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Cape Town - The government has condemned a protest that turned violent in central Cape Town, saying damage to property and looting during protests will not be tolerated.
“Whilst every citizen has the constitutional right to protest, it must be done within the ambit of the law and not infringe the rights of others,” Government Communication and Information System acting CEO Phumla Williams said on Thursday.
“The implications of such criminal behaviour have a ripple effect on the lives of the victims,” she said.
A group of about 3500 people took part in what was believed to be a service delivery protest on Wednesday. Some protesters looted shops and vendors' stalls, and damaged property.
On Thursday morning, Western Cape police said two men had been arrested in connection with the protest and charged with possession of stolen property and malicious damage to property.
Lt-Col Andre Traut said seven cases, including public violence and theft, were opened.
“The operational deployments of the SA Police Service were adequate to deal with the situation under the given circumstances as we have good reason to believe that our tactics yesterday ensured that the situation was kept under control and prevented further chaos,” he said.
Williams said many families depended on the income they received from informal trading.
“Even small, informal traders contribute immensely to improving the country's economic goals. Criminal acts of this nature create an added burden to attempts to alleviate unemployment figures,” she said.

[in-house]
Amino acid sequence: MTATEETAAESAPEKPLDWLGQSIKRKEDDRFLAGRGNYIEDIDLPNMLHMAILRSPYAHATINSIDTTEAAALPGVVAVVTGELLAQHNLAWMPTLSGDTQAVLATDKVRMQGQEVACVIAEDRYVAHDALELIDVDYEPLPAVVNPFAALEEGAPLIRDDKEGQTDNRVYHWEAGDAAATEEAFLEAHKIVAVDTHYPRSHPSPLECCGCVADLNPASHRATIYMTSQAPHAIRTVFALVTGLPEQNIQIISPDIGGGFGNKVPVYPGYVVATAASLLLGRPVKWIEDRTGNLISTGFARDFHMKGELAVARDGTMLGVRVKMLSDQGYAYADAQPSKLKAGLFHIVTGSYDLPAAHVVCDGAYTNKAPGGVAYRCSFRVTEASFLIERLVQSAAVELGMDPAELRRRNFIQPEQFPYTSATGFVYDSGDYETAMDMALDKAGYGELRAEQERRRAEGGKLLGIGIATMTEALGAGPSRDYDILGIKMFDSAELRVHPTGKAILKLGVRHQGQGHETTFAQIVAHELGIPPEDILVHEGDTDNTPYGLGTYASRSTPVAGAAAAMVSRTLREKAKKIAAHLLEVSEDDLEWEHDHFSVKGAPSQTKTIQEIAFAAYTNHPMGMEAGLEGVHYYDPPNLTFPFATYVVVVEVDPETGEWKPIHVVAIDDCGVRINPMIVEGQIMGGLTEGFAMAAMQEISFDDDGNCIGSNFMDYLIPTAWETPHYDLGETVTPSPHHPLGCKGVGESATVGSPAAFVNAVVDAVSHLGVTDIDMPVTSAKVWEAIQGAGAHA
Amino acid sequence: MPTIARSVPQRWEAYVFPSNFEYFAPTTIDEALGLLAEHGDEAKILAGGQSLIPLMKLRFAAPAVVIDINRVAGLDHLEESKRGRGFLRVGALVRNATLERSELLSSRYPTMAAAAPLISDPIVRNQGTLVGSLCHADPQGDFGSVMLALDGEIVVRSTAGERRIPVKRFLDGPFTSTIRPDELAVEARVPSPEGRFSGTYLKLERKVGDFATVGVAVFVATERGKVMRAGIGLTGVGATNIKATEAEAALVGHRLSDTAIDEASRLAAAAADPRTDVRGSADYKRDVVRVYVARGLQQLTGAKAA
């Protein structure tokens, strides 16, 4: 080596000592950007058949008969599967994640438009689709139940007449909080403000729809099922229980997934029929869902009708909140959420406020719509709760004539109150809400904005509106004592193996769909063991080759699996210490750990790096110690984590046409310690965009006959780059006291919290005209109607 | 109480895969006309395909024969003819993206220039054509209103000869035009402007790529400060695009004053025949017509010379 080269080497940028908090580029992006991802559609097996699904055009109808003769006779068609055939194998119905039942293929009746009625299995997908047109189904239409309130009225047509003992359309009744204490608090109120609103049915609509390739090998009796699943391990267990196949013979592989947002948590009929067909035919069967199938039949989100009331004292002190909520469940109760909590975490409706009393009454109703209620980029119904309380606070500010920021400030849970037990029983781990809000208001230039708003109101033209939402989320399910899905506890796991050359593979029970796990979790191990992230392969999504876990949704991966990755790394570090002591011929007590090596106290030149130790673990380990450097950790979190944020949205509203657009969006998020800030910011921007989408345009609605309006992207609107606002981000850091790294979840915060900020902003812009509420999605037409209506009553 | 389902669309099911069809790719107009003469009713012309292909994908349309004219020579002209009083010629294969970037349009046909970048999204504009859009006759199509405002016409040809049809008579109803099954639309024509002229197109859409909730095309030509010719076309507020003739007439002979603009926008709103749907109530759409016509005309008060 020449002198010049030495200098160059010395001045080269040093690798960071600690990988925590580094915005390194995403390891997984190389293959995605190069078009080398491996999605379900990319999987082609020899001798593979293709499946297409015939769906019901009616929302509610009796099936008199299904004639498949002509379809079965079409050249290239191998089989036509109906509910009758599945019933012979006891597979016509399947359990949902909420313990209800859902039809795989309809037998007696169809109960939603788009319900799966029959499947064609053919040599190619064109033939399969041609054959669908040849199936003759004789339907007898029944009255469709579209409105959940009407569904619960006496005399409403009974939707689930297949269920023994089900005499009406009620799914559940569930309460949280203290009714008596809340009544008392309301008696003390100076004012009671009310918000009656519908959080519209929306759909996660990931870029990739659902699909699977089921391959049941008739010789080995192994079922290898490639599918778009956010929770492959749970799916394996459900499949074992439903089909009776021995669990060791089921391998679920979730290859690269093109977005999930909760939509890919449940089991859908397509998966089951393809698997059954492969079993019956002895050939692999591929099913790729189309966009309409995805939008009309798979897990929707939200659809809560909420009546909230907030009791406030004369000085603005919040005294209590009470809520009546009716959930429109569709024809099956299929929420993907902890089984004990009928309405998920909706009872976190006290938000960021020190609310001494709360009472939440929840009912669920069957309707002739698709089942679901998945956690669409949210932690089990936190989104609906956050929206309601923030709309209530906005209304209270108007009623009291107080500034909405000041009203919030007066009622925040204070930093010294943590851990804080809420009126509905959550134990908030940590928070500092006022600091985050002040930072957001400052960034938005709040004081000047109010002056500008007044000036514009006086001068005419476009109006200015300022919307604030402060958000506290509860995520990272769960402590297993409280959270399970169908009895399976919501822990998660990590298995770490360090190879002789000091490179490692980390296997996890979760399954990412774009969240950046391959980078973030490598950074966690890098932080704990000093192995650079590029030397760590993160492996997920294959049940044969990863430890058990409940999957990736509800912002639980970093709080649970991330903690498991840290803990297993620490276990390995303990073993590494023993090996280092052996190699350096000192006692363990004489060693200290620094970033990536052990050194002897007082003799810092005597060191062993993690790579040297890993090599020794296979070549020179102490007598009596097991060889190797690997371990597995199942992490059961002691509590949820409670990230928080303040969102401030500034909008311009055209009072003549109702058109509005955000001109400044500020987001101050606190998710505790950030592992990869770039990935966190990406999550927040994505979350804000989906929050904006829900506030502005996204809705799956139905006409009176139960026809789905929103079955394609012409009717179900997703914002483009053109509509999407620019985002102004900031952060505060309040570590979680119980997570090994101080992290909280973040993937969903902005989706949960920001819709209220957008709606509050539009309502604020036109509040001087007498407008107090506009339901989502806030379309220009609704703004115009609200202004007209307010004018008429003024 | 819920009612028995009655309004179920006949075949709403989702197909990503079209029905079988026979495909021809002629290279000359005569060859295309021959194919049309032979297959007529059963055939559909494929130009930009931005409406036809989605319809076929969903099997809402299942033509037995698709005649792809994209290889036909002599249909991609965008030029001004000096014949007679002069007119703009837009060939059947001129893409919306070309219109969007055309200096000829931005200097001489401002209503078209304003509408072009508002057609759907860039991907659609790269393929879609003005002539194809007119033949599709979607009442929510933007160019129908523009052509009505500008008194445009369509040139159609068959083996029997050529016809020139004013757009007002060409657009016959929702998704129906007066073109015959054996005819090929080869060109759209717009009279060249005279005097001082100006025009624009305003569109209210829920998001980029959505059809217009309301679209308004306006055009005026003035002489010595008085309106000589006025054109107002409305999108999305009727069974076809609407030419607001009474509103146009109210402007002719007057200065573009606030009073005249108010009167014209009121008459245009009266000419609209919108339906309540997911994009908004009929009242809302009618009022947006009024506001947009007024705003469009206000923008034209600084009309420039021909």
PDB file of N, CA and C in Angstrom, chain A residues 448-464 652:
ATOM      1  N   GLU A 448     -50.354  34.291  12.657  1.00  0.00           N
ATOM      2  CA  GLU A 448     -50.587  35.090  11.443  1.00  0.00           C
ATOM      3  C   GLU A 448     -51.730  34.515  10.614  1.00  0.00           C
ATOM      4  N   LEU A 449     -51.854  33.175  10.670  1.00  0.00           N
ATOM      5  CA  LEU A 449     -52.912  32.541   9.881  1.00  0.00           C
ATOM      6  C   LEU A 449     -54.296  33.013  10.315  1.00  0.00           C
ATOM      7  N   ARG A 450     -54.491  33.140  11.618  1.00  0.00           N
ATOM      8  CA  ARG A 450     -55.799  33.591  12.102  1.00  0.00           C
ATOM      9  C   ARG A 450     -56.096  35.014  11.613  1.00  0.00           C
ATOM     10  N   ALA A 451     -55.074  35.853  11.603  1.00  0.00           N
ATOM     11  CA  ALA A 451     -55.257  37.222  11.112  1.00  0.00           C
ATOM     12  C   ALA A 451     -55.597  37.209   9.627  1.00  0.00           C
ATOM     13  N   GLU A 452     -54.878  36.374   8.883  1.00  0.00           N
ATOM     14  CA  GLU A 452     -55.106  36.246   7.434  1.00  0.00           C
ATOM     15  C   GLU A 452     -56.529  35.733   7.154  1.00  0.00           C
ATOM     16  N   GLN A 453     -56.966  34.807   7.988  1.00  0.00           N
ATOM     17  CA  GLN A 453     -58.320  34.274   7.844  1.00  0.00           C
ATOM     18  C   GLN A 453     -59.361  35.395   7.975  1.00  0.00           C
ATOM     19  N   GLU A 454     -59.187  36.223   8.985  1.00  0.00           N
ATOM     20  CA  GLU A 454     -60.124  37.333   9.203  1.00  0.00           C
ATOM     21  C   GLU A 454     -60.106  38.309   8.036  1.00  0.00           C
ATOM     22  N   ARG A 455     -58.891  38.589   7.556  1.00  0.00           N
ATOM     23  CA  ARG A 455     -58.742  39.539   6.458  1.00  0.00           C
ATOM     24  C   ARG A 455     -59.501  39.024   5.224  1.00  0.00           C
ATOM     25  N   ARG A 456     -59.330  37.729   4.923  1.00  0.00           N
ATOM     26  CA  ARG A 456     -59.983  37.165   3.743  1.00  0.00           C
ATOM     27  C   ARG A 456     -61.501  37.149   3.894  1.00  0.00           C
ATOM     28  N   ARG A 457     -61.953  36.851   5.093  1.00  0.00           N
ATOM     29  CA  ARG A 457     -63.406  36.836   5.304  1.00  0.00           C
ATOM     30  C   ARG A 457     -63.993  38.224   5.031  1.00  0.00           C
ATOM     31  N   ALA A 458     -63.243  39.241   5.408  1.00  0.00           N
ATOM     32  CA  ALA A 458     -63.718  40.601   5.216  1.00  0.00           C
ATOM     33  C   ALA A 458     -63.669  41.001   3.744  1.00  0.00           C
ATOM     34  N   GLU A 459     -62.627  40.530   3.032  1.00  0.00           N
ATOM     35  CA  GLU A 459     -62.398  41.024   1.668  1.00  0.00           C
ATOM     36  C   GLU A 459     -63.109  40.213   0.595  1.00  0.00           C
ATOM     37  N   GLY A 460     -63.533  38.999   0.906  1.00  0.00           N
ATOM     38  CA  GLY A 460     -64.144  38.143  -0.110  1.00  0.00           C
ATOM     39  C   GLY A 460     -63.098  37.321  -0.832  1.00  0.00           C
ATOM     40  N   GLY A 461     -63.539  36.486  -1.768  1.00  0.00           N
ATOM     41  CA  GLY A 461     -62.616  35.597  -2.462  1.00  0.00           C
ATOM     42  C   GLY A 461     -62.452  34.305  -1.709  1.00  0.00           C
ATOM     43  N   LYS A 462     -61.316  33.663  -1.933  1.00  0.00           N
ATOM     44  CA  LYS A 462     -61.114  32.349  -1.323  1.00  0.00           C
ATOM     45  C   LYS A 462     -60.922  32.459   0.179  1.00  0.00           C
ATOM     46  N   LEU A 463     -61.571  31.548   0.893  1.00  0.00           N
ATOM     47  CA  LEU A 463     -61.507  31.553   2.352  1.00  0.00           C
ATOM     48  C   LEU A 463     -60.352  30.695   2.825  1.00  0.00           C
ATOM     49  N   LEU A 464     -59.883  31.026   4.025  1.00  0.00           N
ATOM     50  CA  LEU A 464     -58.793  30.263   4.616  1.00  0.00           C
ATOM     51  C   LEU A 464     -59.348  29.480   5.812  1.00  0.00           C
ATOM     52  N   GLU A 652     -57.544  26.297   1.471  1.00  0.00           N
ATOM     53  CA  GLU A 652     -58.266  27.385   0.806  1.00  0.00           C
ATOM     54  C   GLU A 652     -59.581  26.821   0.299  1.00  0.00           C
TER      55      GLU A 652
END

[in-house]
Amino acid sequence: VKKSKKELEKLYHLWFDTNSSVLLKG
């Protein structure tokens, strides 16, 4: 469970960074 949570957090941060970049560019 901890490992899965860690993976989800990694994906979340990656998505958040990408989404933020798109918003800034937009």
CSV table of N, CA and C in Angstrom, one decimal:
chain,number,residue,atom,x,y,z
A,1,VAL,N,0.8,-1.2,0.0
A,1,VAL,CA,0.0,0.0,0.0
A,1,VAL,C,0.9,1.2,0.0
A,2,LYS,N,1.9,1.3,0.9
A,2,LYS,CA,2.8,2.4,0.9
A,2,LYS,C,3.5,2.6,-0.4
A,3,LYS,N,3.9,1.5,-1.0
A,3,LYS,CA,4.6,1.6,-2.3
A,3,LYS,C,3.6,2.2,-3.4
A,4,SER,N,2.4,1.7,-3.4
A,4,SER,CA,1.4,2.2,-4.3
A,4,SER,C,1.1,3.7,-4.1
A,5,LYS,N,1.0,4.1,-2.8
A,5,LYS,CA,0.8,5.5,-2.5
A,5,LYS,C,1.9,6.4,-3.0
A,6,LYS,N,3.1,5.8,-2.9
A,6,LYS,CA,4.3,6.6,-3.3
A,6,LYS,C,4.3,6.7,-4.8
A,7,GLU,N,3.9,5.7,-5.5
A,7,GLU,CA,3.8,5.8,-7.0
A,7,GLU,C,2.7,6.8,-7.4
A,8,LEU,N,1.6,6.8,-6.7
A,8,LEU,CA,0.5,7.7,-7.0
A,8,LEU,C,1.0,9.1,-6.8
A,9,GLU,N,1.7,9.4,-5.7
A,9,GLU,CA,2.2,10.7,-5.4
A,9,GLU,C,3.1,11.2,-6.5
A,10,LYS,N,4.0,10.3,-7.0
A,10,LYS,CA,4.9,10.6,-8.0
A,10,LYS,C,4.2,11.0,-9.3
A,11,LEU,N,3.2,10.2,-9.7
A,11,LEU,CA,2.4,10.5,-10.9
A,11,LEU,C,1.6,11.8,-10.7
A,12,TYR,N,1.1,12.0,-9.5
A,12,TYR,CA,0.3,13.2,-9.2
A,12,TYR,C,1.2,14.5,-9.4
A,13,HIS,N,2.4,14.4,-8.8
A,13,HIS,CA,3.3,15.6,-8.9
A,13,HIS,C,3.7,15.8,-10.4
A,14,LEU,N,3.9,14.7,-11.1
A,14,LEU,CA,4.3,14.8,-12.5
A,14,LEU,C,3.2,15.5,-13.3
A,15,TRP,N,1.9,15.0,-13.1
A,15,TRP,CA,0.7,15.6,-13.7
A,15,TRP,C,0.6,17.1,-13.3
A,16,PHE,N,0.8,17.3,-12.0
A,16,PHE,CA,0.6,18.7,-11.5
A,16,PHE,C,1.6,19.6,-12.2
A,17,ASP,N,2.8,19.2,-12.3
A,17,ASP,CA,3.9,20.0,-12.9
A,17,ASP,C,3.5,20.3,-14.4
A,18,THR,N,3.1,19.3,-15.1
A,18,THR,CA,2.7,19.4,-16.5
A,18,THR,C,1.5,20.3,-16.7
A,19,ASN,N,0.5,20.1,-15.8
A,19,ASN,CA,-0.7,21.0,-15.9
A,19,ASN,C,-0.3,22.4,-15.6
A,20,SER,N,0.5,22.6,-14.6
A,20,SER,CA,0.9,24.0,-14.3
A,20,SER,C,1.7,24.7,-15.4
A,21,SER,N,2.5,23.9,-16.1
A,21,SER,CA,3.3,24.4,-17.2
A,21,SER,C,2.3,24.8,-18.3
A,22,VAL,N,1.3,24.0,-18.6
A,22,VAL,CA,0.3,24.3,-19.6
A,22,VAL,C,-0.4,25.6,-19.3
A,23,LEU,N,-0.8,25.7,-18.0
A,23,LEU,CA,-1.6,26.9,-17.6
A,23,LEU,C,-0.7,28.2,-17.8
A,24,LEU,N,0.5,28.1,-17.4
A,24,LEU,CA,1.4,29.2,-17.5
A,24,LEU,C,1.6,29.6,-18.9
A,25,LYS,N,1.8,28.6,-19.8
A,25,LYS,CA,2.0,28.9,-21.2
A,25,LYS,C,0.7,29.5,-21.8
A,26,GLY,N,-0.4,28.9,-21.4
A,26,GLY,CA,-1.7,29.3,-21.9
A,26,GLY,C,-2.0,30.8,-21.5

Williams urged people to use the platforms available to them to communicate with the government.
Earlier, the SA Communist Party said the media's focus on the looting had diverted attention away from the provincial government's failure to deliver services.
“We believe the march was peaceful until it became clear to our people that the Democratic Alliance government was not interested in hearing their demands,” SACP Brian Bunting district secretary Benson Ngqentsu said.
“Not a single media house has reported that our people were left for more than five hours without being attended by 1/8premier 3/8 Helen Zille and her cohorts.”
Mayor Patricia de Lille alleged that the protest was organised by African National Congress councillor Loyiso Nkohla and expelled councillor Andile Lili in an effort to make the city and province ungovernable.
She said the city had previously submitted evidence to the police linking them to violent protests.
“I extend my empathy to the vendors and shop owners whose businesses were looted during the despicable anarchy that prevailed in the central business district”, she said.
“Street vendors are an integral part of our local economy. They work hard under difficult economic times to grow their businesses.”
She encouraged those affected to press charges against the organisers of the protest.
The city would provide CCTV footage to help identify the perpetrators.
“Nobody is above the law... the organisers of yesterday’s 1/8Wednesday 3/8 demonstration must be held legally liable for the looting and destruction of private property,” she said.